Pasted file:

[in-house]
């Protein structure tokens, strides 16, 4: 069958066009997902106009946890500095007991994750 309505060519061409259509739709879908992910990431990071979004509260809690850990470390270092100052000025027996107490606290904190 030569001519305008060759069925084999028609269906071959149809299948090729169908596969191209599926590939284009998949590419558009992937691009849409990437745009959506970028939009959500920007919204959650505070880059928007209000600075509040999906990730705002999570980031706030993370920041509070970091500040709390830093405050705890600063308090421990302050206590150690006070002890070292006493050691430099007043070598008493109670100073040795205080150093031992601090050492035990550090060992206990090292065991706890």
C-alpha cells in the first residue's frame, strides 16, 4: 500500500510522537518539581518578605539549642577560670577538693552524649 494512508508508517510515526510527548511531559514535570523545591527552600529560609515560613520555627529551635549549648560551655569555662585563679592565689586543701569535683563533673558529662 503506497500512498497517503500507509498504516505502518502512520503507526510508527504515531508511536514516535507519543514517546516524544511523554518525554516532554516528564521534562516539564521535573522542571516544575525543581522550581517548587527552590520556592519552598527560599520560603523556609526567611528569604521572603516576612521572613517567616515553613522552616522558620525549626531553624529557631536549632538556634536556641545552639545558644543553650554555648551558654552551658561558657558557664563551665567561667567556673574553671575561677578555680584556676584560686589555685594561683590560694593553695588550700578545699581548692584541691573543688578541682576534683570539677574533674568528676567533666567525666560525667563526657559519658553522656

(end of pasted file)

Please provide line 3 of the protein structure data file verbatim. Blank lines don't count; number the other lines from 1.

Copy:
C-alpha cells in the first residue's frame, strides 16, 4: 500500500510522537518539581518578605539549642577560670577538693552524649 494512508508508517510515526510527548511531559514535570523545591527552600529560609515560613520555627529551635549549648560551655569555662585563679592565689586543701569535683563533673558529662 503506497500512498497517503500507509498504516505502518502512520503507526510508527504515531508511536514516535507519543514517546516524544511523554518525554516532554516528564521534562516539564521535573522542571516544575525543581522550581517548587527552590520556592519552598527560599520560603523556609526567611528569604521572603516576612521572613517567616515553613522552616522558620525549626531553624529557631536549632538556634536556641545552639545558644543553650554555648551558654552551658561558657558557664563551665567561667567556673574553671575561677578555680584556676584560686589555685594561683590560694593553695588550700578545699581548692584541691573543688578541682576534683570539677574533674568528676567533666567525666560525667563526657559519658553522656